329 F2d 421 John Peters Construction Co v. Marmar Corporation
329 F.2d 421
JOHN M. PETERS CONSTRUCTION CO., Plaintiff-Appellant,
MARMAR CORPORATION, a Wisconsin corporation, Gateway
Transportation Company, a Wisconsin corporation,
United States Court of Appeals Sixth Circuit.
March 31, 1964.
David A. Thomas, cleveland Heights, Ohio, for appellant.
David A. Nelson, Cleveland, Ohio, for appellees; Squire, Sanders & Dempsey, Jon R. Waltz, Cleveland, Ohio, on brief.
Before MILLER, Circuit Judge, and LEVIN and KENT, District Judges.
This matter is before the court on the plaintiff's appeal from a dismissal of the cause by the District Court for failure to allege the requisite jurisdictional facts as to diversity of citizenship, and jurisdictional amount. The complaint alleges that the plaintiff is a corporation 'duly organized and existing under the laws of the State of Ohio,' and that the defendants 'are (have been) corporations duly organized and existing under the laws of the State of Wisconsin.' The complaint further alleges that the defendants are indebted to the plaintiff in the amount of $10,000.
After answer the defendants moved jointly to dismiss for lack of jurisdiction. Before hearing on the motion plaintiff filed a 'motion for instanter leave to file an amended petition,' citing in its brief, which was a part of the motion, Title 28 U.S.C. 1653. The motion to dismiss was granted, the motion for leave to amend was denied.
It appears that plaintiff's counsel attempted to offer an amended complaint in which he set forth an alternative ground for recovery and plaintiff's counsel claims that he was prevented from doing so by the court's refusal to receive the proposed amended complaint.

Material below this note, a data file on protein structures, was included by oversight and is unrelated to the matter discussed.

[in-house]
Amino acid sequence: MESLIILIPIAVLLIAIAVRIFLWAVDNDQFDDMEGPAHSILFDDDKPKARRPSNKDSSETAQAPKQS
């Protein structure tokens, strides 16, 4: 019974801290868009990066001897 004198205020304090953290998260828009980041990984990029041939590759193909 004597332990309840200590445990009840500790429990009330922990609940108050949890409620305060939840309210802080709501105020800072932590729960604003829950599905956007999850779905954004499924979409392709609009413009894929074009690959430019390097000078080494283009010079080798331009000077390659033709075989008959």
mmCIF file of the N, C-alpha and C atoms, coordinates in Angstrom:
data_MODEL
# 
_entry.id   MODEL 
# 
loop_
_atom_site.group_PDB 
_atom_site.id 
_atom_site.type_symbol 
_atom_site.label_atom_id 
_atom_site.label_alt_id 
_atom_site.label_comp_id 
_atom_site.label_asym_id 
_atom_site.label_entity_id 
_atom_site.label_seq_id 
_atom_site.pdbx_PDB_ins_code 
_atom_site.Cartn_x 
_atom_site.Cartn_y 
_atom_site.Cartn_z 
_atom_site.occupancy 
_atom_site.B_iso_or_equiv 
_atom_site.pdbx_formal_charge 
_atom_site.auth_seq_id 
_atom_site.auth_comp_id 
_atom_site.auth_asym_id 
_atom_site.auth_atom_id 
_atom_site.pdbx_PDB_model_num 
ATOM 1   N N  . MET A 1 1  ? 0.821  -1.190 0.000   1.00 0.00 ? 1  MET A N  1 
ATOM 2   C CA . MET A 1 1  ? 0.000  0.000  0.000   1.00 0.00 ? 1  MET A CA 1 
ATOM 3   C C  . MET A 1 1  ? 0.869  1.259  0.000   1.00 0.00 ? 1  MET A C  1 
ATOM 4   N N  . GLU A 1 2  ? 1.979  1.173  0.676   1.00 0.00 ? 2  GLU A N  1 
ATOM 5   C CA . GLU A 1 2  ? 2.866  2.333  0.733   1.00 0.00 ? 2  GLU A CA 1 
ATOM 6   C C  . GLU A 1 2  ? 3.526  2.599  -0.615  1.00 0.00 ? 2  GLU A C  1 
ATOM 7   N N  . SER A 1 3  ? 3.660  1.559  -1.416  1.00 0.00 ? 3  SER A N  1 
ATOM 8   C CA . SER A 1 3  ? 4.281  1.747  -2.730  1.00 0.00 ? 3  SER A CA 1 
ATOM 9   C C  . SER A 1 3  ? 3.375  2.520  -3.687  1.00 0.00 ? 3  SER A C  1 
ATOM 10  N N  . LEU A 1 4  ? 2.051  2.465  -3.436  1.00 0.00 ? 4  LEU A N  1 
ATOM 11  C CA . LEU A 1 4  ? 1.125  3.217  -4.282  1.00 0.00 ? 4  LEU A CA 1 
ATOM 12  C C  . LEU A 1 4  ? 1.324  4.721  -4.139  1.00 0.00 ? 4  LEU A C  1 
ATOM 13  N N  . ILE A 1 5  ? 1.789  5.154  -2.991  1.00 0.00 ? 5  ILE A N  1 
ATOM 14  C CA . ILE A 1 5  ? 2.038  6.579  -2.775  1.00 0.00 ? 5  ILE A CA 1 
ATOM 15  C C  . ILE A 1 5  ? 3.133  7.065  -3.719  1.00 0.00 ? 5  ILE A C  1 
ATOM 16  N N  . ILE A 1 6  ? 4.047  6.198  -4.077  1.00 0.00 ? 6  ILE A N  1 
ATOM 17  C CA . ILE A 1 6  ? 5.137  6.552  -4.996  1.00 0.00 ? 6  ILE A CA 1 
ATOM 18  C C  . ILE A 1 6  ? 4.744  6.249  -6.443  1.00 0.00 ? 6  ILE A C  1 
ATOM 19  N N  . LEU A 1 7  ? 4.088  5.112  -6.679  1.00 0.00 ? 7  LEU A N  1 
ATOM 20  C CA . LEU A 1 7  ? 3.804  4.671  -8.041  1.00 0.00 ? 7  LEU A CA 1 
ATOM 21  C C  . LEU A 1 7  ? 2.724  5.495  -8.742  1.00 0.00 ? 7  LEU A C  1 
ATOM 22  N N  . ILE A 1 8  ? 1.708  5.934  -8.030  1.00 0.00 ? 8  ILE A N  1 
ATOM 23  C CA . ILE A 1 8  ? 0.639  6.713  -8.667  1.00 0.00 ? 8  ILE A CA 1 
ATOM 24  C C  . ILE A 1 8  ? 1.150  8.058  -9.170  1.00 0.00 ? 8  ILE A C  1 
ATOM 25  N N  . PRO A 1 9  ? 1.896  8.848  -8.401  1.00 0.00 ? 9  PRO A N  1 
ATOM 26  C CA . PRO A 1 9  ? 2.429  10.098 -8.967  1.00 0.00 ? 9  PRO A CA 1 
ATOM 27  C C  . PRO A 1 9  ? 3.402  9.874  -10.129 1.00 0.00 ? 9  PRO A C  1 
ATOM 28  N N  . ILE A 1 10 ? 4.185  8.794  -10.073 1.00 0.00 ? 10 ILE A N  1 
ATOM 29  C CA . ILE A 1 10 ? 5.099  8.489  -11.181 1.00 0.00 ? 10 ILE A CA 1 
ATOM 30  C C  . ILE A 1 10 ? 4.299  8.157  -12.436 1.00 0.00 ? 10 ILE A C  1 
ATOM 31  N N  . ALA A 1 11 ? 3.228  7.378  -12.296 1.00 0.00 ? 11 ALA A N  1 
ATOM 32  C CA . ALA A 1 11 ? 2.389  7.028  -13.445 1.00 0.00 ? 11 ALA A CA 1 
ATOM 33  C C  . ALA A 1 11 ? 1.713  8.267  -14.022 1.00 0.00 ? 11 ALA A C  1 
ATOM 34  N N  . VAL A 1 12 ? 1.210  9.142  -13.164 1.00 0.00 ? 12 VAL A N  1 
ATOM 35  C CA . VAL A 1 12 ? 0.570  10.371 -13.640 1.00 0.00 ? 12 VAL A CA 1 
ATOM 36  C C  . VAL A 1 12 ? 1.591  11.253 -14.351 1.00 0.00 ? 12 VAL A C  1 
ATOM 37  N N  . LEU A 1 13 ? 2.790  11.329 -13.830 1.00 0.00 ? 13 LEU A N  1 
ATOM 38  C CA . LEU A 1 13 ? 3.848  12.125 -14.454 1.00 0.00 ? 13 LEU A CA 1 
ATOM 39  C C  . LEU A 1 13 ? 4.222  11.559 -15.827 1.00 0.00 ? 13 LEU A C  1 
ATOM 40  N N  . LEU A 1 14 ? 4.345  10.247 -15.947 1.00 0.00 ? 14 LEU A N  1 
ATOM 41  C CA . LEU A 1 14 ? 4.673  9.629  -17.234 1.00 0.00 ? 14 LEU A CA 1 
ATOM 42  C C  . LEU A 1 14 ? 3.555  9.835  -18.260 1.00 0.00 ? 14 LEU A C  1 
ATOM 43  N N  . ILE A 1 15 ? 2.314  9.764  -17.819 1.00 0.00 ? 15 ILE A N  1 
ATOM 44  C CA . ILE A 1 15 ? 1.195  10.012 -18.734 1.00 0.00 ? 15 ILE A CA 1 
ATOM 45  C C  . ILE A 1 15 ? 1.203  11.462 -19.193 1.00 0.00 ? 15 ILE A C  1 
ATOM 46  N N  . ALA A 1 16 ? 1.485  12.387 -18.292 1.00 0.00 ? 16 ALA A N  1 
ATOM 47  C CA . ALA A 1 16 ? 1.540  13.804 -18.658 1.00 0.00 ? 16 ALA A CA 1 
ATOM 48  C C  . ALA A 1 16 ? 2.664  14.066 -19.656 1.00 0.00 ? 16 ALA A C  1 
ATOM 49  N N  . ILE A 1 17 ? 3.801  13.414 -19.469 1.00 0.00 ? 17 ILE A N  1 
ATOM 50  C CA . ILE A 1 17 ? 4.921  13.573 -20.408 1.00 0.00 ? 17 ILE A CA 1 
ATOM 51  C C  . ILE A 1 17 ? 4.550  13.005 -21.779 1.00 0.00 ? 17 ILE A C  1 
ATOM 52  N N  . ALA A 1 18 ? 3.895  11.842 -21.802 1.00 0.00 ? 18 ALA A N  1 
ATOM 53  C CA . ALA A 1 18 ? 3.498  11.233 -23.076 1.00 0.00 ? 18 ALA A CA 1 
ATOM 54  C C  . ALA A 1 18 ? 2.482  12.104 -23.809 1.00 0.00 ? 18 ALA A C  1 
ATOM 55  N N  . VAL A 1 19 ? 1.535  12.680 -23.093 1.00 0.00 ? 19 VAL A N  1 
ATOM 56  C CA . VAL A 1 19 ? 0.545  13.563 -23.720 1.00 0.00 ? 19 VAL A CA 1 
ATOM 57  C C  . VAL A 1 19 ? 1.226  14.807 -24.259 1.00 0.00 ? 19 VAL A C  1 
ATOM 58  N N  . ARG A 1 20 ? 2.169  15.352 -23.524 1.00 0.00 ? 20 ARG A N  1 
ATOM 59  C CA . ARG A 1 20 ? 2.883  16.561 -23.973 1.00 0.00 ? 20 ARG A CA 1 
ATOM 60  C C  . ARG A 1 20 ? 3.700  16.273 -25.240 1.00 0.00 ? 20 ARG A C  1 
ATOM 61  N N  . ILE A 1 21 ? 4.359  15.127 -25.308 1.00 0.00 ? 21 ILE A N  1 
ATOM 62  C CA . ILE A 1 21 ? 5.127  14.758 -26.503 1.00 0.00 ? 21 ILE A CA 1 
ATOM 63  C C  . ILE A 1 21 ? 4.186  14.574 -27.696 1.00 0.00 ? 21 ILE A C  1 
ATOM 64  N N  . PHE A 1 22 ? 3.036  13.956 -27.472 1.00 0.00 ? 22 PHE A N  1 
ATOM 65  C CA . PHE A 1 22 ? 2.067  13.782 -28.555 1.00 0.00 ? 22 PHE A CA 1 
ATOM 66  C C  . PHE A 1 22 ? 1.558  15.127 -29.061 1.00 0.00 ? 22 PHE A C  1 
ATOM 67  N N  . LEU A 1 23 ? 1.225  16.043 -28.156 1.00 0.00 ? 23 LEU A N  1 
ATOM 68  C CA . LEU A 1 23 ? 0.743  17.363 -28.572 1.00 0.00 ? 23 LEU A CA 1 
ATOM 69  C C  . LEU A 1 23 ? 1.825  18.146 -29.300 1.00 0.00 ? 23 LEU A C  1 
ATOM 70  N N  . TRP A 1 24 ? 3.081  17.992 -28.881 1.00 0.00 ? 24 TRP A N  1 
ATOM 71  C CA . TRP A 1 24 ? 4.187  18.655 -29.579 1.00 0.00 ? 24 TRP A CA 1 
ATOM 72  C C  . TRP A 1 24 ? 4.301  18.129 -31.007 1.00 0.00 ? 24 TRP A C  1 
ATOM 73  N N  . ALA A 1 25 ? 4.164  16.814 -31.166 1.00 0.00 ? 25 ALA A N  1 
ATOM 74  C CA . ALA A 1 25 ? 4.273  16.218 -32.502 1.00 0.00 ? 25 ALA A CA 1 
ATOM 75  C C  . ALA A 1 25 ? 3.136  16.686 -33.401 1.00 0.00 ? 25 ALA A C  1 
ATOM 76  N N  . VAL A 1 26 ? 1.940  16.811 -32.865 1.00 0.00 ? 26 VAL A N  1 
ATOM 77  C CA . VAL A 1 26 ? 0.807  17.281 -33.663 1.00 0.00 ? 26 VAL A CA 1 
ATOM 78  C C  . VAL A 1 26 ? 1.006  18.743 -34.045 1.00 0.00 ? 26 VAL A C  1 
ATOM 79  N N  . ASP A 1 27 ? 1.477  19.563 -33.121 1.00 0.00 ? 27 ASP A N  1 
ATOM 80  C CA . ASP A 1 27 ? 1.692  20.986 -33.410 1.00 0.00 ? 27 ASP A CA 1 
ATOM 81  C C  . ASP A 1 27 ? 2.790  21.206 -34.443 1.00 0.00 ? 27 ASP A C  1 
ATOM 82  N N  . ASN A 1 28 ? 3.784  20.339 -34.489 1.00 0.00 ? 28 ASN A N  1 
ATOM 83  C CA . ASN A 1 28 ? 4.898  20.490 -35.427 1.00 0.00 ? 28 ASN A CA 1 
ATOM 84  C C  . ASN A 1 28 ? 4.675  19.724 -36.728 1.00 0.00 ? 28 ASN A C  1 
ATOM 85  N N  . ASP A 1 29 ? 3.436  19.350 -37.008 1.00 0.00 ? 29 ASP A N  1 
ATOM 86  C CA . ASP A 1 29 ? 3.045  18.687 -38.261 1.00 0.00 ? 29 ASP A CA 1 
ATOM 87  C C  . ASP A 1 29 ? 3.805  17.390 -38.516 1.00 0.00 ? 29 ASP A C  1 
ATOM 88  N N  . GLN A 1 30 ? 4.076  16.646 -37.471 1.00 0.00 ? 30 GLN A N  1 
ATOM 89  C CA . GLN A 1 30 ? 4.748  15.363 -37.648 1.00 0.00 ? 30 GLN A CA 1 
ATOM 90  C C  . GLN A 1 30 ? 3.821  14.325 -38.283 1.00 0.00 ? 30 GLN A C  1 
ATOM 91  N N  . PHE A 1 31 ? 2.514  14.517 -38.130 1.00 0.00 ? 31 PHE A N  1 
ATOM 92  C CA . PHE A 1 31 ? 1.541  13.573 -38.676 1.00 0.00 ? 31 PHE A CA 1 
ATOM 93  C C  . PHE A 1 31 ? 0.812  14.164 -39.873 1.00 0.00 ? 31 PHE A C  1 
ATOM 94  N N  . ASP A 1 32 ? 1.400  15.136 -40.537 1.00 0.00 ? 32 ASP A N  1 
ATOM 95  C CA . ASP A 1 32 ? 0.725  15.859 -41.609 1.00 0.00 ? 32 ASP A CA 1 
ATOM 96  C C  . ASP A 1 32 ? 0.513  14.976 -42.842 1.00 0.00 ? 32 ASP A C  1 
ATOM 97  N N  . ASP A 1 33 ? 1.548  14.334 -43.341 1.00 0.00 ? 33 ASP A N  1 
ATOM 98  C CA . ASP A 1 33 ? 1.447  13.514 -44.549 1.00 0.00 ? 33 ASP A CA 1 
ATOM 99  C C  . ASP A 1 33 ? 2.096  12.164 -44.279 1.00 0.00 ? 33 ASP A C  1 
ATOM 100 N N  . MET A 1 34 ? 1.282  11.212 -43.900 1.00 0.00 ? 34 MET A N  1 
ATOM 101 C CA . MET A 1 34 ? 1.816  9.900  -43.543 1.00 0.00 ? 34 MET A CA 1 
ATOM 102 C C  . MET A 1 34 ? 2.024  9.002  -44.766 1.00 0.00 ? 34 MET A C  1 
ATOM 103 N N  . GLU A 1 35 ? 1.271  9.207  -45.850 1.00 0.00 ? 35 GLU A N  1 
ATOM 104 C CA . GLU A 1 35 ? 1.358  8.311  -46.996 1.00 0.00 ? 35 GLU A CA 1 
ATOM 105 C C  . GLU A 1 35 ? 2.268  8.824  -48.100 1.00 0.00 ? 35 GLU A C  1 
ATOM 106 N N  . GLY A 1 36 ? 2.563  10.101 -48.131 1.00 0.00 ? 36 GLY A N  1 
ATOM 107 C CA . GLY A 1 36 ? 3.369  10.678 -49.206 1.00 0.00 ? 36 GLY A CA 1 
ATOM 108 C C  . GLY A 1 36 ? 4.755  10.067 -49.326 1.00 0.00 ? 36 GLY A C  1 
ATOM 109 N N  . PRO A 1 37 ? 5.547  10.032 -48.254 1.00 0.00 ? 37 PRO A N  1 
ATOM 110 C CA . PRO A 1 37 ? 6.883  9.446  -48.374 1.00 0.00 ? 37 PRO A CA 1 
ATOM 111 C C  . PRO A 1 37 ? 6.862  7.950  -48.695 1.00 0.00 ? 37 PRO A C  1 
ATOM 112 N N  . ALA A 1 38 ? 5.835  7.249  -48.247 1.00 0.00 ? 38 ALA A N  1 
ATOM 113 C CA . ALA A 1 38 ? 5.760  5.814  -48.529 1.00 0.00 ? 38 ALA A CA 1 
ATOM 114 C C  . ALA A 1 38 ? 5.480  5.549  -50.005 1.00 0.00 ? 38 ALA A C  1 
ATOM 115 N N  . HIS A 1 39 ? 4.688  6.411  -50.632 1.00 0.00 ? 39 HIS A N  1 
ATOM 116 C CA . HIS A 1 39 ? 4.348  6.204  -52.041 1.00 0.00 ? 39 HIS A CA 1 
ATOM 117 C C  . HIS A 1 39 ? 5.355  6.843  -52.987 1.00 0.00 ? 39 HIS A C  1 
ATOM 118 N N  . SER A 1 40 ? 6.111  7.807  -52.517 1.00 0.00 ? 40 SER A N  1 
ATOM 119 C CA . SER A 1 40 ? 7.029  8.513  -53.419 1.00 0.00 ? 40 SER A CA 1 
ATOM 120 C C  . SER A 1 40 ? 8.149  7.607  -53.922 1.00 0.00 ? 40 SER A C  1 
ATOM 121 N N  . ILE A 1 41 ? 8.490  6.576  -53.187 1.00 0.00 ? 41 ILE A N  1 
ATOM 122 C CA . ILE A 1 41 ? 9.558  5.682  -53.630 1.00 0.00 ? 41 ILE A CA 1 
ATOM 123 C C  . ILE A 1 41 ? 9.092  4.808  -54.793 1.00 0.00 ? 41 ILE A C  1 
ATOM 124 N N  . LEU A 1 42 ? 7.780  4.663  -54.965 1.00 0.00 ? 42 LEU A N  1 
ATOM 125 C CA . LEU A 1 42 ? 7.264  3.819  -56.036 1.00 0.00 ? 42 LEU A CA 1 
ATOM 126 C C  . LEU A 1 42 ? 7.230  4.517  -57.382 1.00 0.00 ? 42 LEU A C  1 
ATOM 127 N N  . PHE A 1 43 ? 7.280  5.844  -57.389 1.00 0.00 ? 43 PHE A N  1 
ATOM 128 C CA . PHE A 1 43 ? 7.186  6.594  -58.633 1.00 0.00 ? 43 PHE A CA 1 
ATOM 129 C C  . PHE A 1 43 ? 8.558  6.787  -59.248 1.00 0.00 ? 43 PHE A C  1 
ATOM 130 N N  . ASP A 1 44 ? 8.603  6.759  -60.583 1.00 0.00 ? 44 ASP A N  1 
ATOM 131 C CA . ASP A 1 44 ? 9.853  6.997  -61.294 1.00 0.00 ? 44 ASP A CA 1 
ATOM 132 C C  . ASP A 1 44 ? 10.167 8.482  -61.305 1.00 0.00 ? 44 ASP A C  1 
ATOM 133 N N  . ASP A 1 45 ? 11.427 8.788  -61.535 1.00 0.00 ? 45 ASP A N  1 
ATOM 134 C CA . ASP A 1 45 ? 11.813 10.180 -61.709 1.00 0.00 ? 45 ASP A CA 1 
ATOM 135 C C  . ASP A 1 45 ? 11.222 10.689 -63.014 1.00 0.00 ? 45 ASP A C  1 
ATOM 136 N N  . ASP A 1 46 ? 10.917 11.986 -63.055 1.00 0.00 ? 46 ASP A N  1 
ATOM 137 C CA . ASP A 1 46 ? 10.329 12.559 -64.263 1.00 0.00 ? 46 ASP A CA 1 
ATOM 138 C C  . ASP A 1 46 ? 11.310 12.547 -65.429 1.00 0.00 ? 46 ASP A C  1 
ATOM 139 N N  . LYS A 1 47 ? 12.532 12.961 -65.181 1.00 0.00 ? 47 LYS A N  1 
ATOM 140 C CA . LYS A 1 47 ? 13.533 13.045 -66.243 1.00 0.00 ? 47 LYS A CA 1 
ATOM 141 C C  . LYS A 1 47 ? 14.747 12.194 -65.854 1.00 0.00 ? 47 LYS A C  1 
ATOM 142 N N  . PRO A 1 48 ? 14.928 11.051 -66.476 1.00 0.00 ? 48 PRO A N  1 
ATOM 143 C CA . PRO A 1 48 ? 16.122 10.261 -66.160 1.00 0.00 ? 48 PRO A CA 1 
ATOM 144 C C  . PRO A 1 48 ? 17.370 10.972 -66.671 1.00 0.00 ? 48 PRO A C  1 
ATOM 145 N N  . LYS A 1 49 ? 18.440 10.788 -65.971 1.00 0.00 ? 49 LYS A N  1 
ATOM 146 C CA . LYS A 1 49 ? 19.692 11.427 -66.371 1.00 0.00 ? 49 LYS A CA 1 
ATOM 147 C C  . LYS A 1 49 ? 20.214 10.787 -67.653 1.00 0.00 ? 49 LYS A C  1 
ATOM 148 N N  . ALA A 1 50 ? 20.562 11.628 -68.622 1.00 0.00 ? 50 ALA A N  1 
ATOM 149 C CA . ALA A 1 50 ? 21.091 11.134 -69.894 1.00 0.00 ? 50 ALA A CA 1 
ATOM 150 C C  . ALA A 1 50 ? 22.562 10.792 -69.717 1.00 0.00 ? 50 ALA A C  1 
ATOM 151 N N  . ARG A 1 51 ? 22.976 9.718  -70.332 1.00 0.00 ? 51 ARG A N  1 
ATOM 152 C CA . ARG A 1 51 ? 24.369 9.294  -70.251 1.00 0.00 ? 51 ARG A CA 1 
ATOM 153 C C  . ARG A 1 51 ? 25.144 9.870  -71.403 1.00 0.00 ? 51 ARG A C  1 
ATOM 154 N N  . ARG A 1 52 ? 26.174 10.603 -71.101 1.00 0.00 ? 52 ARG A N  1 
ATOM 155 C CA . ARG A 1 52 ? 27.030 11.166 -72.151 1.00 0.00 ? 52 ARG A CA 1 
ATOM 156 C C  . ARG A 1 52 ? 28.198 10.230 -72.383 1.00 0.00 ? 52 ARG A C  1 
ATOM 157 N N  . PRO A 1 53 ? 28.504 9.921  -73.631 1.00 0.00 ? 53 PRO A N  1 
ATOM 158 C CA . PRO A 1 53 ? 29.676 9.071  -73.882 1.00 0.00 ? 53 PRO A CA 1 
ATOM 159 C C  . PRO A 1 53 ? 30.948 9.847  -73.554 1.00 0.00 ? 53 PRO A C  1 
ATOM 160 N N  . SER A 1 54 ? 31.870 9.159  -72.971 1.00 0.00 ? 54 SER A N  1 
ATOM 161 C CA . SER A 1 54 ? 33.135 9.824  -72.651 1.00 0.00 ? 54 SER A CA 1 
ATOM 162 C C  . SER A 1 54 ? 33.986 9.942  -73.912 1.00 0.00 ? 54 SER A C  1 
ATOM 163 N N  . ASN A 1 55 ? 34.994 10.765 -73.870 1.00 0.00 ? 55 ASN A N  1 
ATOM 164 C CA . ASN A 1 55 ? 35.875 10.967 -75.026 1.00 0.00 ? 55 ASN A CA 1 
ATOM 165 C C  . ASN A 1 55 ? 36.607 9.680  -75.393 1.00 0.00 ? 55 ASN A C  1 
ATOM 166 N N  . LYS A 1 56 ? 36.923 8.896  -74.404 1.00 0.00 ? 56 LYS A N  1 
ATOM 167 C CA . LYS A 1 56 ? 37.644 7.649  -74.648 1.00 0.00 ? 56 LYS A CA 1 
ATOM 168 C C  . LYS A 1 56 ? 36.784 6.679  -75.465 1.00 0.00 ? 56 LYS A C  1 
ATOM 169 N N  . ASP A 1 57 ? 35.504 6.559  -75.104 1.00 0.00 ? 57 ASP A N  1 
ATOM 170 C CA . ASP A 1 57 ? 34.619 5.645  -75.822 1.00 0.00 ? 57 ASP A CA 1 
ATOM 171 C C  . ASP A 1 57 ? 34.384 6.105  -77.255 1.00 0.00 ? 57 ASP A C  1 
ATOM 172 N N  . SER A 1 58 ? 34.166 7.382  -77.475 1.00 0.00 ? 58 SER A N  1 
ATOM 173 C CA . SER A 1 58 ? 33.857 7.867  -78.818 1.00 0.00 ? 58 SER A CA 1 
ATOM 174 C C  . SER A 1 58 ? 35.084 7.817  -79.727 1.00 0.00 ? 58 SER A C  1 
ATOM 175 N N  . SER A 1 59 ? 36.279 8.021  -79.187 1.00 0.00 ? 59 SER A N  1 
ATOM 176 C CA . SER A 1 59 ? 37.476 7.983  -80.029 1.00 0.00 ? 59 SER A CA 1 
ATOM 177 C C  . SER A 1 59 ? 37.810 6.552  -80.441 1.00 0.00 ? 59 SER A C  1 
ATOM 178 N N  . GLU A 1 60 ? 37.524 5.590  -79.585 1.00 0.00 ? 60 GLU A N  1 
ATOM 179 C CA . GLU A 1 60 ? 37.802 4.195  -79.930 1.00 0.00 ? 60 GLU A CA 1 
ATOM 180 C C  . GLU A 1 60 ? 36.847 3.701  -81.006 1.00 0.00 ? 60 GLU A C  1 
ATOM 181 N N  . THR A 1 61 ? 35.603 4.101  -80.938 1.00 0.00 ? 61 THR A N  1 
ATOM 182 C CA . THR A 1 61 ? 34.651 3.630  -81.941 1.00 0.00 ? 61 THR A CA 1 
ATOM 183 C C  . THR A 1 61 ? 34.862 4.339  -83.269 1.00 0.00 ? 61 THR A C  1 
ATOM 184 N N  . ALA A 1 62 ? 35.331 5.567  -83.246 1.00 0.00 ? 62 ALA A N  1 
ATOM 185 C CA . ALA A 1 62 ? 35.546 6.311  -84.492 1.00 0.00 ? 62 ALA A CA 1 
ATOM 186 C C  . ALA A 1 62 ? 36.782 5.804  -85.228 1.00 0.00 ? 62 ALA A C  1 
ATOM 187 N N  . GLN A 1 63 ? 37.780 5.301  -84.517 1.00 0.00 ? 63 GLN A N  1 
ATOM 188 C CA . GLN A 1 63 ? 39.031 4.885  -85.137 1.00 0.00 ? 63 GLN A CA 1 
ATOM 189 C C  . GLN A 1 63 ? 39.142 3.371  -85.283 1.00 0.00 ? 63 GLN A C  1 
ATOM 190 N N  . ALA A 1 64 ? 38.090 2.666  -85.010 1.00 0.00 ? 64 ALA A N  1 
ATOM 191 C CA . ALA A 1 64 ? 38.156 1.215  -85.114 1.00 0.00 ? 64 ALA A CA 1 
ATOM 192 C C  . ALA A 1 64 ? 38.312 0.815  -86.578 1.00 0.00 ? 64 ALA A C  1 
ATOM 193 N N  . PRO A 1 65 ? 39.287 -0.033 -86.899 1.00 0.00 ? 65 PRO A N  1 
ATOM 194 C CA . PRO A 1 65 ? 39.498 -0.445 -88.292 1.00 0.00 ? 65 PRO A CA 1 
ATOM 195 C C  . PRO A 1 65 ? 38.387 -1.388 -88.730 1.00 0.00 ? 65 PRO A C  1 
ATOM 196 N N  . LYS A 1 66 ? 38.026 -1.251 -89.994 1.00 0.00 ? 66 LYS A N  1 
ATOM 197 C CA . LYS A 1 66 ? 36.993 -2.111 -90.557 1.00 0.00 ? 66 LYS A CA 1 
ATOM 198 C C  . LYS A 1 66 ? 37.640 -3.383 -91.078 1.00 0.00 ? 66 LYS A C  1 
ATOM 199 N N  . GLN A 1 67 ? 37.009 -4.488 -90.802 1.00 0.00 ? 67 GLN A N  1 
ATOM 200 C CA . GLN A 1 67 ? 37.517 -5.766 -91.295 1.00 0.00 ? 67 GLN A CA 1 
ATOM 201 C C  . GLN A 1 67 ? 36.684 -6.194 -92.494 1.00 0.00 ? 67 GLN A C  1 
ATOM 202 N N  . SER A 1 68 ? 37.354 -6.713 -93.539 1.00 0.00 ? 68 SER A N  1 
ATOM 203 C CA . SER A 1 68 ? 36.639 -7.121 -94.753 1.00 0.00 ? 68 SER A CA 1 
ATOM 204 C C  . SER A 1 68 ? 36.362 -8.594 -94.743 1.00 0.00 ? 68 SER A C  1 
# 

Plaintiff's counsel relies upon Title 28, U.S.C. 1653, which provides:
'Amendment of pleadings to show jurisdiction 'Defective allegations of jurisdiction may be amended, upon terms, in the trial or appellate courts.'
He also relies upon Rule 15(a) of the Federal Rules of Civil Procedure, which provides, in part, that leave to amend 'shall be freely given when justice so requires.'
In a recent opinion, Foman v. Davis, Ex'x., 371 U.S. 178, at page 181, 83 S.Ct. 227, at page 230, 9 L.Ed.2d 222, the United States Supreme Court speaking through Mr. Justice Goldberg in making reference to the Rules of Civil Procedure, stated:
'It is too late in the day and entirely contrary to the spirit of the Federal Rules of Civil Procedure for decisions on the merits to be avoided on the basis of such mere technicalities.'
The Court then reversed and remanded the case after finding, 'the Court of Appeals also erred in affirming the District Court's denial of petitioner's motion to vacate the judgment in order to allow amendment of the complaint.' 371 U.S. 178, 182, 83 S.Ct. 227, 230, 9 L.Ed.2d 222. In that case as in this case the plaintiff wished to amend to allege an alternative right of recovery in quantum meruit.
A similar situation was before this court in Stern v. Beer, 6 Cir., 200 F.2d 794, in which case this court held that the district court quite properly allowed an amendment to the pleading rather than forcing the plaintiff to accept a dismissal and to thereafter start a new action. And see also McHenry v. Ford Motor Co., 6 Cir., 269 F.2d 18.
We recognize that the plaintiff may have some difficult problems in connection with establishing a right to recover on the alternative theory. Haber v. Bond Stores, 6 Cir., 178 F.2d 836. However, we are here concerned with the procedural aspects of this case and not with the plaintiff's future difficulties in establishing a substantive right to recover.
For the reasons herein stated the dismissal of the cause by the district court is reversed and the case is remanded for further proceedings not inconsistent with this opinion.